NAZARBAYEV ADDRESSES PARLIAMENT ON ECONOMY
Kazakh President Nursultan Nazarbayev told a joint session of the parliament on 30 June that the country must become less dependent on the fluctuations of the world financial market, Interfax reported. Nazarbayev said small and medium-size businesses must be developed, the tax system made more flexible to benefit the internal market, and value-added tax revised. Nazarbayev also said industries producing consumer goods and all banks except the National Bank must be privatized. And he commented that the Asian financial crisis "has not left Kazakhstan unaffected," mentioning that prices for Kazakhstan's main exports--oil and nonferrous metals--have dropped on world markets. The Kazakh president said the government needs to take measures to support exporters through tariffs, adding that he favors diversifying exports. BP
KYRGYZSTAN RECEIVES ANOTHER IMF LOAN
The board of the IMF approved an economic structural adjustment facility (ESAF) loan for Kyrgyzstan, Interfax reported on 29 June. Kyrgyzstan will receive between $20-36 million annually for the next three years. Finance Minister Talaibek Koichumanov said the money will be used to support the national currency. An RFE/RL correspondent based in Washington describes an ESAF loan as "available to the poorest members of the IMF [and] given at a 0.5 percent interest rate with five-and-a half year grace period." BP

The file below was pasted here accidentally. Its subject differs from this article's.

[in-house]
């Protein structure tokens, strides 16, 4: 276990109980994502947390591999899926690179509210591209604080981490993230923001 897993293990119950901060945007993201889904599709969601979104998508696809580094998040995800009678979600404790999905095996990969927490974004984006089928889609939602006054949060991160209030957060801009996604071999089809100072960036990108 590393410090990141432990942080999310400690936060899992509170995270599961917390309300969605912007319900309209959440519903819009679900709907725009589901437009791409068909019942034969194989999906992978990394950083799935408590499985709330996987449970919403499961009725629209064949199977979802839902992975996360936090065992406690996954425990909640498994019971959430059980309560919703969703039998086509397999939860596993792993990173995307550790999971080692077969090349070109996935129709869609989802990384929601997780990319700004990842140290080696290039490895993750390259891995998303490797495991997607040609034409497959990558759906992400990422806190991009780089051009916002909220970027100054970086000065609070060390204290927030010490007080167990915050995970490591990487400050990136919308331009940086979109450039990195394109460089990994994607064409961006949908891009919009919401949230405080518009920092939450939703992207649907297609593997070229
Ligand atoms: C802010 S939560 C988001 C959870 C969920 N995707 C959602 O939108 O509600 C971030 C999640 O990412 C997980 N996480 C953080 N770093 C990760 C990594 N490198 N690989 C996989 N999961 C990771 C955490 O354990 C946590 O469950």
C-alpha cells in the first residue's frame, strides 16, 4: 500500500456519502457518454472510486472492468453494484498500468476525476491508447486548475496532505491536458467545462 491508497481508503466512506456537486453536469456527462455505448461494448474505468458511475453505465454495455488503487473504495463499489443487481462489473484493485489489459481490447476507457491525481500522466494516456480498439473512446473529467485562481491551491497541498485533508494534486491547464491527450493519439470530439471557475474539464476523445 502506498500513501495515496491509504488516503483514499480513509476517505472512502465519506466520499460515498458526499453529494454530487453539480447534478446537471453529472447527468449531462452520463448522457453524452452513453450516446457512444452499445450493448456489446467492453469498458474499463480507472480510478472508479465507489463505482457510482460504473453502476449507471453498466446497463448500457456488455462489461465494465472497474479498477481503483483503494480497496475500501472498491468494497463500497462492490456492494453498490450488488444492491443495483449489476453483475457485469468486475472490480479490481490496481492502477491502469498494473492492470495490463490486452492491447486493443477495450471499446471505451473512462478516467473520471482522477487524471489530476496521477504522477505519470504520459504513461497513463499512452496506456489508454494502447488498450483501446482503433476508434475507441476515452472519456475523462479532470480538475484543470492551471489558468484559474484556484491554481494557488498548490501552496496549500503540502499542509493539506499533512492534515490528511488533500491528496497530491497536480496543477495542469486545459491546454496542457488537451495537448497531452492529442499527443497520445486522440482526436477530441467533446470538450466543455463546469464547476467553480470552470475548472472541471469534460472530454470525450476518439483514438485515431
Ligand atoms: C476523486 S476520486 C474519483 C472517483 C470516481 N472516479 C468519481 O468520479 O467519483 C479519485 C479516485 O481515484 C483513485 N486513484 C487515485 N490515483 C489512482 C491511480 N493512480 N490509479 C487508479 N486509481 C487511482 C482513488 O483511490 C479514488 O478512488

LAST UTO FIGHTERS BEGIN TO RETURN TO TAJIKISTAN
A group of some 150 fighters from the United Tajik Opposition who had been stranded in Afghanistan crossed the lower Pyanj River into Tajikistan on 1 July, RFE/RL correspondents and ITAR-TASS reported. Their repatriation is being overseen by the UN observer mission to Tajikistan, Russian border guards, and the joint peace-keeping force. Some 500 fighters have been waiting for more than a year to return home, following the signing of the Tajik peace accord in Moscow last June. BP
BELARUSIAN PRESIDENT OFFENDS MOSCOW